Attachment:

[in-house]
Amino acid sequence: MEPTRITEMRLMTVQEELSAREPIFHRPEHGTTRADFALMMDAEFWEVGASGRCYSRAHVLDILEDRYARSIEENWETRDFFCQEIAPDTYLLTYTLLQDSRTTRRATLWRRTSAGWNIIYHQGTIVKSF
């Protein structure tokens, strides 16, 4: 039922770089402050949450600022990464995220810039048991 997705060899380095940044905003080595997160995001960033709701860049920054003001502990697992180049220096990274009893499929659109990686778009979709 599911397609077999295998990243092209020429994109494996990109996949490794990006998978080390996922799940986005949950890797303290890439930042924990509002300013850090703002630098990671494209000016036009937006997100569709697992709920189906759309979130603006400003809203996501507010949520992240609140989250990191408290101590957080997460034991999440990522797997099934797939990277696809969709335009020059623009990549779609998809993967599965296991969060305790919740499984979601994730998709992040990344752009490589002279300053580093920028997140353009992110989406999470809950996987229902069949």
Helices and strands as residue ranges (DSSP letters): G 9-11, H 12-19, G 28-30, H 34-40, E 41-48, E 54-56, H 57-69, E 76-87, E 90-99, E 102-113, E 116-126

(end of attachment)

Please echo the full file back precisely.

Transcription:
[in-house]
Amino acid sequence: MEPTRITEMRLMTVQEELSAREPIFHRPEHGTTRADFALMMDAEFWEVGASGRCYSRAHVLDILEDRYARSIEENWETRDFFCQEIAPDTYLLTYTLLQDSRTTRRATLWRRTSAGWNIIYHQGTIVKSF
């Protein structure tokens, strides 16, 4: 039922770089402050949450600022990464995220810039048991 997705060899380095940044905003080595997160995001960033709701860049920054003001502990697992180049220096990274009893499929659109990686778009979709 599911397609077999295998990243092209020429994109494996990109996949490794990006998978080390996922799940986005949950890797303290890439930042924990509002300013850090703002630098990671494209000016036009937006997100569709697992709920189906759309979130603006400003809203996501507010949520992240609140989250990191408290101590957080997460034991999440990522797997099934797939990277696809969709335009020059623009990549779609998809993967599965296991969060305790919740499984979601994730998709992040990344752009490589002279300053580093920028997140353009992110989406999470809950996987229902069949």
Helices and strands as residue ranges (DSSP letters): G 9-11, H 12-19, G 28-30, H 34-40, E 41-48, E 54-56, H 57-69, E 76-87, E 90-99, E 102-113, E 116-126